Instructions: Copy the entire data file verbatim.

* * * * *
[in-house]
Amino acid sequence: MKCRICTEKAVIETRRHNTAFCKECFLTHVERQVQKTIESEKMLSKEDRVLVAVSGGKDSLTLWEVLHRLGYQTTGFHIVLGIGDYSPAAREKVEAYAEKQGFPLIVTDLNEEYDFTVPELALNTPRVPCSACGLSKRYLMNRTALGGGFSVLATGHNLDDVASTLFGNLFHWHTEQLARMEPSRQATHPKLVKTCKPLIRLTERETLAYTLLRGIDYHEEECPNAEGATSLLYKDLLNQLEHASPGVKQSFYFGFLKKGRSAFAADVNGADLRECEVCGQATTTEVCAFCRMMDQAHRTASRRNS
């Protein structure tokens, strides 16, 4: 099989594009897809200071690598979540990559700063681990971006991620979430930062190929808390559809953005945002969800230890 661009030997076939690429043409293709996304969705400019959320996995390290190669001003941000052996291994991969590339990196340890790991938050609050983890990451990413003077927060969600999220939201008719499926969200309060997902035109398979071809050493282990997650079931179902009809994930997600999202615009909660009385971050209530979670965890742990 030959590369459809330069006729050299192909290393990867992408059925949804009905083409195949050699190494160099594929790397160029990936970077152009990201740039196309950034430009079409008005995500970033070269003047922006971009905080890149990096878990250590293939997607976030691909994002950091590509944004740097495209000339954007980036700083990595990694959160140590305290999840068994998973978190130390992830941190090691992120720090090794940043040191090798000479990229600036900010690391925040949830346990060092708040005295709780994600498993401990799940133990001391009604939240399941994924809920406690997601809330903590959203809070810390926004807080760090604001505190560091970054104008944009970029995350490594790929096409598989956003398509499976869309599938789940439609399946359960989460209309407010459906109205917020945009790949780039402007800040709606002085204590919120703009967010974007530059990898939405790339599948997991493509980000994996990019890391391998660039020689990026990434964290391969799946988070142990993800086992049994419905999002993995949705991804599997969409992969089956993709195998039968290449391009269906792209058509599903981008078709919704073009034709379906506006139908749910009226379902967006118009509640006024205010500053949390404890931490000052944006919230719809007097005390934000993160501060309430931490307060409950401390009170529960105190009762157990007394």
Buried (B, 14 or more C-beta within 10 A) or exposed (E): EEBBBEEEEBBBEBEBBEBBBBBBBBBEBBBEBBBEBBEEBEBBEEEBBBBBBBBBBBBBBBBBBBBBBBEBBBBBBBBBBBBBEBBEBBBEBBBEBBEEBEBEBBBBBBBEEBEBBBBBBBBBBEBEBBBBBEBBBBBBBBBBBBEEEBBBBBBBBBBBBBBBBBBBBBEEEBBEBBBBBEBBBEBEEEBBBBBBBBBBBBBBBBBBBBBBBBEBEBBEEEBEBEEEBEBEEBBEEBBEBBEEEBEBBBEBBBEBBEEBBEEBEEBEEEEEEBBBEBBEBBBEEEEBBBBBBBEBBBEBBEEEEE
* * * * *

[in-house]
Amino acid sequence: MKCRICTEKAVIETRRHNTAFCKECFLTHVERQVQKTIESEKMLSKEDRVLVAVSGGKDSLTLWEVLHRLGYQTTGFHIVLGIGDYSPAAREKVEAYAEKQGFPLIVTDLNEEYDFTVPELALNTPRVPCSACGLSKRYLMNRTALGGGFSVLATGHNLDDVASTLFGNLFHWHTEQLARMEPSRQATHPKLVKTCKPLIRLTERETLAYTLLRGIDYHEEECPNAEGATSLLYKDLLNQLEHASPGVKQSFYFGFLKKGRSAFAADVNGADLRECEVCGQATTTEVCAFCRMMDQAHRTASRRNS
């Protein structure tokens, strides 16, 4: 099989594009897809200071690598979540990559700063681990971006991620979430930062190929808390559809953005945002969800230890 661009030997076939690429043409293709996304969705400019959320996995390290190669001003941000052996291994991969590339990196340890790991938050609050983890990451990413003077927060969600999220939201008719499926969200309060997902035109398979071809050493282990997650079931179902009809994930997600999202615009909660009385971050209530979670965890742990 030959590369459809330069006729050299192909290393990867992408059925949804009905083409195949050699190494160099594929790397160029990936970077152009990201740039196309950034430009079409008005995500970033070269003047922006971009905080890149990096878990250590293939997607976030691909994002950091590509944004740097495209000339954007980036700083990595990694959160140590305290999840068994998973978190130390992830941190090691992120720090090794940043040191090798000479990229600036900010690391925040949830346990060092708040005295709780994600498993401990799940133990001391009604939240399941994924809920406690997601809330903590959203809070810390926004807080760090604001505190560091970054104008944009970029995350490594790929096409598989956003398509499976869309599938789940439609399946359960989460209309407010459906109205917020945009790949780039402007800040709606002085204590919120703009967010974007530059990898939405790339599948997991493509980000994996990019890391391998660039020689990026990434964290391969799946988070142990993800086992049994419905999002993995949705991804599997969409992969089956993709195998039968290449391009269906792209058509599903981008078709919704073009034709379906506006139908749910009226379902967006118009509640006024205010500053949390404890931490000052944006919230719809007097005390934000993160501060309430931490307060409950401390009170529960105190009762157990007394």
Buried (B, 14 or more C-beta within 10 A) or exposed (E): EEBBBEEEEBBBEBEBBEBBBBBBBBBEBBBEBBBEBBEEBEBBEEEBBBBBBBBBBBBBBBBBBBBBBBEBBBBBBBBBBBBBEBBEBBBEBBBEBBEEBEBEBBBBBBBEEBEBBBBBBBBBBEBEBBBBBEBBBBBBBBBBBBEEEBBBBBBBBBBBBBBBBBBBBBEEEBBEBBBBBEBBBEBEEEBBBBBBBBBBBBBBBBBBBBBBBBEBEBBEEEBEBEEEBEBEEBBEEBBEBBEEEBEBBBEBBBEBBEEBBEEBEEBEEEEEEBBBEBBEBBBEEEEBBBBBBBEBBBEBBEEEEE